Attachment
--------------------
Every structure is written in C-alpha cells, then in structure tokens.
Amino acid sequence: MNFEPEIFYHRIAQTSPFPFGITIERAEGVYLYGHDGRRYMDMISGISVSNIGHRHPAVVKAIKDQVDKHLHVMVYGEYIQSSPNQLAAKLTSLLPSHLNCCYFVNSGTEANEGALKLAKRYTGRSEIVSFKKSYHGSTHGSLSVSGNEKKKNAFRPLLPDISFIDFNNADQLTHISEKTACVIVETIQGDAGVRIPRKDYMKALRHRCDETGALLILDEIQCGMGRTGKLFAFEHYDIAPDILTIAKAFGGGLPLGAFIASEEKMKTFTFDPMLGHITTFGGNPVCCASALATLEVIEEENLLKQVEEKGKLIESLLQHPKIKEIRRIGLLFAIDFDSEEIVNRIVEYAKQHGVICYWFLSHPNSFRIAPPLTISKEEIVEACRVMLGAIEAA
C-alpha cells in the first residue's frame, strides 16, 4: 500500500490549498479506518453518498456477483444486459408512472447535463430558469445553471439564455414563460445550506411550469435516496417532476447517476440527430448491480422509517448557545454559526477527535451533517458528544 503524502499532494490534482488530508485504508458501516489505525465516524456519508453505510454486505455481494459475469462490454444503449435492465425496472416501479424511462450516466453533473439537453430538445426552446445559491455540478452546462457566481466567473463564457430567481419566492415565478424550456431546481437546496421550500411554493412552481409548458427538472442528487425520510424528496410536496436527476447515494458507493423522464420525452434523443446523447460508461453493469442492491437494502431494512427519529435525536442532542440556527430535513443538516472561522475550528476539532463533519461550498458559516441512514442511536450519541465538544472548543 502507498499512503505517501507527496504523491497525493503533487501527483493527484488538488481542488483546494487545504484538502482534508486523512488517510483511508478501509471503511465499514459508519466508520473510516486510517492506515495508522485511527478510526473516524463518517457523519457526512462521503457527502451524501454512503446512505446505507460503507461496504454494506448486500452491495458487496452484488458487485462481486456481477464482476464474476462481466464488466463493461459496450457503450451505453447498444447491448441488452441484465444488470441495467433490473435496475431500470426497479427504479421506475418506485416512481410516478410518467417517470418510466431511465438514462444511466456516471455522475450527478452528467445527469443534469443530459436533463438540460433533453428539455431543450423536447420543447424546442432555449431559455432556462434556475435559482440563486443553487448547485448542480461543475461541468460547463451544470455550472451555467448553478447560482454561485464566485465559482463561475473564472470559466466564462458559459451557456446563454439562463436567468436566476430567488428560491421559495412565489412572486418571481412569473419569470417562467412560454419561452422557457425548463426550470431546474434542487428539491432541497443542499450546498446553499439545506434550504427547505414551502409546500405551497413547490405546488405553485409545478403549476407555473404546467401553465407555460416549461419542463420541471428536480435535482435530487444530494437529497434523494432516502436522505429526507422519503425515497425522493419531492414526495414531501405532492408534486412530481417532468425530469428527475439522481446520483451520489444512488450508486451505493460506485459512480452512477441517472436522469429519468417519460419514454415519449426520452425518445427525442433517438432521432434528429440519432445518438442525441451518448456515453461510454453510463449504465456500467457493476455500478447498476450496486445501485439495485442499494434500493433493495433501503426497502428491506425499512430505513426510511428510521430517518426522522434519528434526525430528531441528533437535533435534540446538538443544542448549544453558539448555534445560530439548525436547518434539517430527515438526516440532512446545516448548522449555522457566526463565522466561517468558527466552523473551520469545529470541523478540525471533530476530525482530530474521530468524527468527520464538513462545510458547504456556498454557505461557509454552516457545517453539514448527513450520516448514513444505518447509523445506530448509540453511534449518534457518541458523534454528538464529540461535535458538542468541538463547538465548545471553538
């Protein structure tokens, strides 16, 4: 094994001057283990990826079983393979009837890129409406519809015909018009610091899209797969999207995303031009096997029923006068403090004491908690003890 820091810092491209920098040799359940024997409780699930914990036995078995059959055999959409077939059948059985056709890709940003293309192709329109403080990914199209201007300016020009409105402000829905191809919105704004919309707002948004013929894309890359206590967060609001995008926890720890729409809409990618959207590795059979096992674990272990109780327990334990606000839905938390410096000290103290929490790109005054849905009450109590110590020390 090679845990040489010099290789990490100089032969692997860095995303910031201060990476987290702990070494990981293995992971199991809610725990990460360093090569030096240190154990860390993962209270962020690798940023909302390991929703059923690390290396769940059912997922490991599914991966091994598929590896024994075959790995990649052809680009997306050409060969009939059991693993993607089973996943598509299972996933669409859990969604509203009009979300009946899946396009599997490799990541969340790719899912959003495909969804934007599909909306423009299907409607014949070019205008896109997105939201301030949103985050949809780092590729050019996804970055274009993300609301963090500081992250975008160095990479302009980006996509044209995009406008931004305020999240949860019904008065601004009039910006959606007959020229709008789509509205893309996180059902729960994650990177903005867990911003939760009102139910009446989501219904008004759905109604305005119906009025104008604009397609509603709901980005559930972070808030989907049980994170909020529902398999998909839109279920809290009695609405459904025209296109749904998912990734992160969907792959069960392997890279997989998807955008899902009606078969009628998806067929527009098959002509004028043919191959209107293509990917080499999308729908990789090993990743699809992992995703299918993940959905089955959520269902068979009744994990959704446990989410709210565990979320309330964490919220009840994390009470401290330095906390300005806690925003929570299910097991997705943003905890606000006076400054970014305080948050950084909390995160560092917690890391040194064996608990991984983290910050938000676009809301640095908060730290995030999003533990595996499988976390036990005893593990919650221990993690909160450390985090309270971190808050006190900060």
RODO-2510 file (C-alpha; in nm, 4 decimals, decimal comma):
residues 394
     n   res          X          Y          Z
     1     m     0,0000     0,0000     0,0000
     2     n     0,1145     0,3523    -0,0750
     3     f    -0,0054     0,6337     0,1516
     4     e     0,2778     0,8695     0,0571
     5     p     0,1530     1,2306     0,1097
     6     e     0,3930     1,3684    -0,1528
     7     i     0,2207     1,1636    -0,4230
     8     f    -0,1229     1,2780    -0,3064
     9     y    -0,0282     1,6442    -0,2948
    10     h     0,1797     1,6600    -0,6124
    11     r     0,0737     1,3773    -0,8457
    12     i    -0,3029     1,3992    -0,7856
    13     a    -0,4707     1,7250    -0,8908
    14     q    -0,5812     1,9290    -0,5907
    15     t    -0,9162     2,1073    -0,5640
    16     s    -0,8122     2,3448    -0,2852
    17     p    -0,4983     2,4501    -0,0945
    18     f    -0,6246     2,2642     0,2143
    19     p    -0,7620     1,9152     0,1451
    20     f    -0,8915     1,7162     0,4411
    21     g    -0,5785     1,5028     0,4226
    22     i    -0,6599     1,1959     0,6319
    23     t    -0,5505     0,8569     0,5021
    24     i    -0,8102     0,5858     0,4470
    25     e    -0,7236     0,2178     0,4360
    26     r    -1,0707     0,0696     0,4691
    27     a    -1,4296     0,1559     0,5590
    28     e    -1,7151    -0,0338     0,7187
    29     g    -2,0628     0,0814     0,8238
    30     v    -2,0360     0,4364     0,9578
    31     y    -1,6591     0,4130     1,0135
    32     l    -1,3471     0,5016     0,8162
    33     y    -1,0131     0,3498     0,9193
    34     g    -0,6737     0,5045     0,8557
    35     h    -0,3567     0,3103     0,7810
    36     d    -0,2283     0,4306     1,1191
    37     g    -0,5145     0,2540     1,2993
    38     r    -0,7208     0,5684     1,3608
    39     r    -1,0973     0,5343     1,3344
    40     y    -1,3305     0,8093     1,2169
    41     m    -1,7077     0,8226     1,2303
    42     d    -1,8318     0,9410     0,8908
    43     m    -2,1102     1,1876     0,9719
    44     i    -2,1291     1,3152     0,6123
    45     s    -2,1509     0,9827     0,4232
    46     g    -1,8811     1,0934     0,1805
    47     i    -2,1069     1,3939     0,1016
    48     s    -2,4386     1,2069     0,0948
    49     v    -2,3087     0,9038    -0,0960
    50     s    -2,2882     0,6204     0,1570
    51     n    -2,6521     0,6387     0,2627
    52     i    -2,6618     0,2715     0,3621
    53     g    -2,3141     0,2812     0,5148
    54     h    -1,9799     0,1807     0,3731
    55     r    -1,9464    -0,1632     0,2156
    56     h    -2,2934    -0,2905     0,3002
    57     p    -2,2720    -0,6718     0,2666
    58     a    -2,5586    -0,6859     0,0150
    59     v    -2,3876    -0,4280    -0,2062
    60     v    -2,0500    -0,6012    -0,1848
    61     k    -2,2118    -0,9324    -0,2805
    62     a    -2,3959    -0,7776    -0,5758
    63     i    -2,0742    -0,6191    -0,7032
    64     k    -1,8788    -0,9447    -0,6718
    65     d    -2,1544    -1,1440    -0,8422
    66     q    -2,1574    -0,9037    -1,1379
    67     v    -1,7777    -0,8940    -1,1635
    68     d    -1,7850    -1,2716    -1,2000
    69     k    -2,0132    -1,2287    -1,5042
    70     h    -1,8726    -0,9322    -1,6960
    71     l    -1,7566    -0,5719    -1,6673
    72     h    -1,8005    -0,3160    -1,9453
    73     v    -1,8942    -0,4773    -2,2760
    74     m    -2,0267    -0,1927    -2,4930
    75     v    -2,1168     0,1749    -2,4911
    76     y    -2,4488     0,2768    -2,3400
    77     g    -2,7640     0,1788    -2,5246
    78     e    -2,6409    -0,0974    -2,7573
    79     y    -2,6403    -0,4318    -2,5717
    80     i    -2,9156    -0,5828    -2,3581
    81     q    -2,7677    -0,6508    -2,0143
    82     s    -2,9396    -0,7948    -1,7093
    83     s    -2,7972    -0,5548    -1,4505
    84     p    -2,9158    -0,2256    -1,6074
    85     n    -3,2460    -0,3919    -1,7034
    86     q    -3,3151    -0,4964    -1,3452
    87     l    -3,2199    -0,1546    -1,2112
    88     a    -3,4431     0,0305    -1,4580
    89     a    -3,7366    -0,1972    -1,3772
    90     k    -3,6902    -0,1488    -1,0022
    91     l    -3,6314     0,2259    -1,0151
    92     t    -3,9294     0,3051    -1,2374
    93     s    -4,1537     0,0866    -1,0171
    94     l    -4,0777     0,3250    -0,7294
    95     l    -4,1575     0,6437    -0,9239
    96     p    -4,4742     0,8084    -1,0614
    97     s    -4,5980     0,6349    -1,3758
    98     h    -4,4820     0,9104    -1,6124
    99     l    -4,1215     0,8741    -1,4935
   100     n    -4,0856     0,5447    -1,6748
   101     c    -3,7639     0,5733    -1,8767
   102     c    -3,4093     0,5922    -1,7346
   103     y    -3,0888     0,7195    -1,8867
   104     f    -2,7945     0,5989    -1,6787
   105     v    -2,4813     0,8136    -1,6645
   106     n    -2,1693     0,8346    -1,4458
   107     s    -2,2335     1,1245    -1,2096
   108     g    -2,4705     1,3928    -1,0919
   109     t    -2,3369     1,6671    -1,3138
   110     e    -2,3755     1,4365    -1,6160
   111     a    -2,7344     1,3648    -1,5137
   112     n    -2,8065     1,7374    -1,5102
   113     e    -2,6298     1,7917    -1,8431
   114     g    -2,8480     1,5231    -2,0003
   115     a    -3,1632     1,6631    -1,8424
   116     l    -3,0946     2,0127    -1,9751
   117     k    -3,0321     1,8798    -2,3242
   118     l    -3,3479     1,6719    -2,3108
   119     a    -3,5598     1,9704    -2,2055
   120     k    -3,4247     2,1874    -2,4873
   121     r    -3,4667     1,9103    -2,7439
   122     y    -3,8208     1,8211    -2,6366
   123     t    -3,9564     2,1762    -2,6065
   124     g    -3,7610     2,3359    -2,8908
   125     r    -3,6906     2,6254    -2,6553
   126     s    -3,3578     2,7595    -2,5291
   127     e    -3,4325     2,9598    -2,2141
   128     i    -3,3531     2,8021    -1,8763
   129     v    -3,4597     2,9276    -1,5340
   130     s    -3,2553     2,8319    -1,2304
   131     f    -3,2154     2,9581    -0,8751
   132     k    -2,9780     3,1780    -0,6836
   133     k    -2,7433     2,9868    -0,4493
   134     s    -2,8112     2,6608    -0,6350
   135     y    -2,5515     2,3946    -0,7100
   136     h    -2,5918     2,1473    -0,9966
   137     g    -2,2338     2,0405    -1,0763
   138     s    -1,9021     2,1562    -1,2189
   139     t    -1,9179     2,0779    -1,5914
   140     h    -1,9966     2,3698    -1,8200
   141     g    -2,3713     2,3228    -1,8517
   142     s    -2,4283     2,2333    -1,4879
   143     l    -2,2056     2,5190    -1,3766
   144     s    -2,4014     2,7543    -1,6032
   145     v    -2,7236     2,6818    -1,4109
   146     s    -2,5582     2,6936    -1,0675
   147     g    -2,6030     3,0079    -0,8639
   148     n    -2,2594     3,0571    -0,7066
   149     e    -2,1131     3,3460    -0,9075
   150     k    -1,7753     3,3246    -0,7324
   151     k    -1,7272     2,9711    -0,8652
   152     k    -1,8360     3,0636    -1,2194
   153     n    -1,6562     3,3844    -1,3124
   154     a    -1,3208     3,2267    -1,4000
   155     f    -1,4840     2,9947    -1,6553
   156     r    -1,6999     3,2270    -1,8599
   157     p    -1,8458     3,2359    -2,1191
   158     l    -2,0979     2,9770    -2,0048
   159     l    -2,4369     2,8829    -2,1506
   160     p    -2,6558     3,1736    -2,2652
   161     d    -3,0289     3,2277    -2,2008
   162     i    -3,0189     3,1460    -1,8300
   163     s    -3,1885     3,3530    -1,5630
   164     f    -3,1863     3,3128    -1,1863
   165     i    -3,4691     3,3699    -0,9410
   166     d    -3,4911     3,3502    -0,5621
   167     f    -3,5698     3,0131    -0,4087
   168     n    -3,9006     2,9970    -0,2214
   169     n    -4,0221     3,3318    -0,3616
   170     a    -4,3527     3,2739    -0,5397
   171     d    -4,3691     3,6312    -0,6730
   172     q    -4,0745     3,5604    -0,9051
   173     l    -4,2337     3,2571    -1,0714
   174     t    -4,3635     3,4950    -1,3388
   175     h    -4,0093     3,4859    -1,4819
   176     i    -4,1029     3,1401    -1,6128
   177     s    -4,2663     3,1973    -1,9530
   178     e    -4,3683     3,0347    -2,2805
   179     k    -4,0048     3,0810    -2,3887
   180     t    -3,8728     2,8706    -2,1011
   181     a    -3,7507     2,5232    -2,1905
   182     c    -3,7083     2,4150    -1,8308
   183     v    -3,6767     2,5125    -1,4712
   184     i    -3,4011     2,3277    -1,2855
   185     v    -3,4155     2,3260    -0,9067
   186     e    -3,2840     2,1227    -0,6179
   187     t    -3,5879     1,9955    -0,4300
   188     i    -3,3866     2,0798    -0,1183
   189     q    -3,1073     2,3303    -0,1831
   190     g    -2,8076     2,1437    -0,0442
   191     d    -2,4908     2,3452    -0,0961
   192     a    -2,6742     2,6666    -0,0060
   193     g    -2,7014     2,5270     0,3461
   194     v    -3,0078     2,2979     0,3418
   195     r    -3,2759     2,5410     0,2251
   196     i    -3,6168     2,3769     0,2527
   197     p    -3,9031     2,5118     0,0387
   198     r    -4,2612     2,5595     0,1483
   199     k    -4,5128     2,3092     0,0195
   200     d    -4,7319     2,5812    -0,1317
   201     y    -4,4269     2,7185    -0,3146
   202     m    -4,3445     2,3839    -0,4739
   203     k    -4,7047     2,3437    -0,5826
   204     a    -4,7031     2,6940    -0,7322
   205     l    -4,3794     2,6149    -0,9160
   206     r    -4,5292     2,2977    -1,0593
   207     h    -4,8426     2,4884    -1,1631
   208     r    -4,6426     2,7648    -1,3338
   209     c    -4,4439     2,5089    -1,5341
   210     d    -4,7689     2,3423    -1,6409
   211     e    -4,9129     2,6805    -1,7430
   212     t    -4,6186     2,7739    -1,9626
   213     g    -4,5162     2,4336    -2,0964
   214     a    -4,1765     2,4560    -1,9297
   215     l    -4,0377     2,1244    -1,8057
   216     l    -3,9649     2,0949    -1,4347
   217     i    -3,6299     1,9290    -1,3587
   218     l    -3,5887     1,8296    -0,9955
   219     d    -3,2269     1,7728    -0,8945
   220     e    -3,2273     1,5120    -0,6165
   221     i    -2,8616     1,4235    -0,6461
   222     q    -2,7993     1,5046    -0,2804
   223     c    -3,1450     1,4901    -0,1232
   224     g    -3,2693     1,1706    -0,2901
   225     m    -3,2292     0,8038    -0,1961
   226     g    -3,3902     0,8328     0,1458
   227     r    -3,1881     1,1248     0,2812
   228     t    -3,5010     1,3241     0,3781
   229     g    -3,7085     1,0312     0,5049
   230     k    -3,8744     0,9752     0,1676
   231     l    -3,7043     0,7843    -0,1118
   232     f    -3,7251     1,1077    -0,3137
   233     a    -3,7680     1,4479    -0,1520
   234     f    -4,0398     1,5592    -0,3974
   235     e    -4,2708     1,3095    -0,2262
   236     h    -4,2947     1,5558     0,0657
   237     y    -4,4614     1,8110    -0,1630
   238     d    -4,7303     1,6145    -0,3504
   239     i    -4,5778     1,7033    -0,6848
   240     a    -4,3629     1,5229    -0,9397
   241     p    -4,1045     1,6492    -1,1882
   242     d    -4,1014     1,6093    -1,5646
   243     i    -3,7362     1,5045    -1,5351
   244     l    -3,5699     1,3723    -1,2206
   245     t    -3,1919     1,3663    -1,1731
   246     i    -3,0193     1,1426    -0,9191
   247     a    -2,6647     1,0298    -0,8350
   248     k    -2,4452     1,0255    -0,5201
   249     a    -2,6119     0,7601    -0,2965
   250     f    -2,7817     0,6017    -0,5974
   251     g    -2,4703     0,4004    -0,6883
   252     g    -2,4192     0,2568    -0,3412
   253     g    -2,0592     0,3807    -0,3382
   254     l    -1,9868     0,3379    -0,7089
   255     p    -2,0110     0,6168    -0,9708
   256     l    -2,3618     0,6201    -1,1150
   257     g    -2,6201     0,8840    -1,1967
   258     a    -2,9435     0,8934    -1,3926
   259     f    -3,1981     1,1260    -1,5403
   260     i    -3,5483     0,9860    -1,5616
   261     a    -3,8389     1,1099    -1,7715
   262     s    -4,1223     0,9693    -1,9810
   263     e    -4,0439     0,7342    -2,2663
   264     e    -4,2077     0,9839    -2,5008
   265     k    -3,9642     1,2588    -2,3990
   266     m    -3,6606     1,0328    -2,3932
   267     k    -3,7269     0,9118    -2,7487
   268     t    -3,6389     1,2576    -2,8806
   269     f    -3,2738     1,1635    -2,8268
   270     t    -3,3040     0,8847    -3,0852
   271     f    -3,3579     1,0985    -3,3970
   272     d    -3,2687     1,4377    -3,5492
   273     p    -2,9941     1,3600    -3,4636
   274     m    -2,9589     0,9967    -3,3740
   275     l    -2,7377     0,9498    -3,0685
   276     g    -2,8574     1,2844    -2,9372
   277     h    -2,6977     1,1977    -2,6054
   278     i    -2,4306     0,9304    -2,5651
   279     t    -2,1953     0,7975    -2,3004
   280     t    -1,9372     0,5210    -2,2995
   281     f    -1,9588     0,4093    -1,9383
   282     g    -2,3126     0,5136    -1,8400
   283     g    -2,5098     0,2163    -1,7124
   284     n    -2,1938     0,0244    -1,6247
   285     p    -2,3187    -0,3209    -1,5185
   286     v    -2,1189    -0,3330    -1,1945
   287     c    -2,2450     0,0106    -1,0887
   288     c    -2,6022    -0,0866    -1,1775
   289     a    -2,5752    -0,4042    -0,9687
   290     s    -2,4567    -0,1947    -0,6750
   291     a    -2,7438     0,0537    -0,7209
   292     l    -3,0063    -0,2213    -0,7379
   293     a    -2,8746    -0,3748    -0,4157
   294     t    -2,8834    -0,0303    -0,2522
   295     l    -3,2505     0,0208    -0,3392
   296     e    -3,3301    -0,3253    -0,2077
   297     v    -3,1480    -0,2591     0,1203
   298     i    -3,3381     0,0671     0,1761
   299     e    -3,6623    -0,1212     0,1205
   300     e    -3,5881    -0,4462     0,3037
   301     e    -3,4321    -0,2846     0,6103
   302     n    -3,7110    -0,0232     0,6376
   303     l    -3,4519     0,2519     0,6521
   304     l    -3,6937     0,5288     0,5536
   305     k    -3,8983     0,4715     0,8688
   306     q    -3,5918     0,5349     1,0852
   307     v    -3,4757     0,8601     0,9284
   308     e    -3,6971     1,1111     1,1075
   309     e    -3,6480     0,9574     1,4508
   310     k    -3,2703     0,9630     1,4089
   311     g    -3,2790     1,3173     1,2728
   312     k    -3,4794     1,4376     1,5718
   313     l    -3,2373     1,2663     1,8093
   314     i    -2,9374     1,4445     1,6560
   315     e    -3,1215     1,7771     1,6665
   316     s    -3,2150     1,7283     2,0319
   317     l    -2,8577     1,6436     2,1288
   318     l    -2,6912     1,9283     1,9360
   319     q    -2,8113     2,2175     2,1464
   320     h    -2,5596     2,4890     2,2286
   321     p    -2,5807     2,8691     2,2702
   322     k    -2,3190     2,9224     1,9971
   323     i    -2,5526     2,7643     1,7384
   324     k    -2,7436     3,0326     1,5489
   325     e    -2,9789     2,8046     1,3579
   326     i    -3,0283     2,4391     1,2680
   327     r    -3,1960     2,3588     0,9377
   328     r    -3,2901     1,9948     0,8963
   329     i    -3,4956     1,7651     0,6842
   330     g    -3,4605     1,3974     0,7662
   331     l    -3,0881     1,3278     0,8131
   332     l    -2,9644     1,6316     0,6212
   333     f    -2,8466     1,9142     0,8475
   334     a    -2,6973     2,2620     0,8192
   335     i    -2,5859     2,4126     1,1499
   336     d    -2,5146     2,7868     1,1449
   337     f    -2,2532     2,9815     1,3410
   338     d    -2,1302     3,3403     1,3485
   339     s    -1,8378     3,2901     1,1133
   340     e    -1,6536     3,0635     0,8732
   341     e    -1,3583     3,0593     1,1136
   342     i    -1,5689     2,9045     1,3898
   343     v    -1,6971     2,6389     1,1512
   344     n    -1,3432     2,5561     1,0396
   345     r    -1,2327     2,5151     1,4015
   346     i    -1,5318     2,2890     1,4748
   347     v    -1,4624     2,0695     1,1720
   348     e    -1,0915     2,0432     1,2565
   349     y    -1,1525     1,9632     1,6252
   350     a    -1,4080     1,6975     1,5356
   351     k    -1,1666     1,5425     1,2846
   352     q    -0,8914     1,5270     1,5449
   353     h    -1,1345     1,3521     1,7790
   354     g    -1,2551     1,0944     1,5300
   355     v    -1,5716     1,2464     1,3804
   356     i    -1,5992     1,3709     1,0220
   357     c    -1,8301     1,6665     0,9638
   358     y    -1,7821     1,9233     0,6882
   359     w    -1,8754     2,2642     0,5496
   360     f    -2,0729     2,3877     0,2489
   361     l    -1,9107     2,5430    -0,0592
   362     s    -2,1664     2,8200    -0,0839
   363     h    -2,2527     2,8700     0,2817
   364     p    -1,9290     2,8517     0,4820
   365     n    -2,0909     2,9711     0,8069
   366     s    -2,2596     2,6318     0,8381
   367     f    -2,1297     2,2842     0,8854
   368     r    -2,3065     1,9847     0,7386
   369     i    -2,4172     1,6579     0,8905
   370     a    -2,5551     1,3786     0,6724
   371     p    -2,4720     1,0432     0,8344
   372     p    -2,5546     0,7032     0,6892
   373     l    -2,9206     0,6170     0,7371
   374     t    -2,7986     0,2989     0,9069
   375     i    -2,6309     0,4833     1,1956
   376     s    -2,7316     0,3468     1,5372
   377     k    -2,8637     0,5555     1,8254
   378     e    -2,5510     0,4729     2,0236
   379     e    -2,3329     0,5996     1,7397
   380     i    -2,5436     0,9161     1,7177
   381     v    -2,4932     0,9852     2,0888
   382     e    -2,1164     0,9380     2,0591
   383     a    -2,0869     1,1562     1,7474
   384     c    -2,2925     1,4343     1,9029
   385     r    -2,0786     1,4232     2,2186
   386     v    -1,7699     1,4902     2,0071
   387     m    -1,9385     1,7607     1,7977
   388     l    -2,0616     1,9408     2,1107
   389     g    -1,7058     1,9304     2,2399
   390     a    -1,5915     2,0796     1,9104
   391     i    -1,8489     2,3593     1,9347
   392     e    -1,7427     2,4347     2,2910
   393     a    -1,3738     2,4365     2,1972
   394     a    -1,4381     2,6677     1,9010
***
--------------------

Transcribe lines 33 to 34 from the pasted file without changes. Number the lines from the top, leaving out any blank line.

    26     r    -1,0707     0,0696     0,4691
    27     a    -1,4296     0,1559     0,5590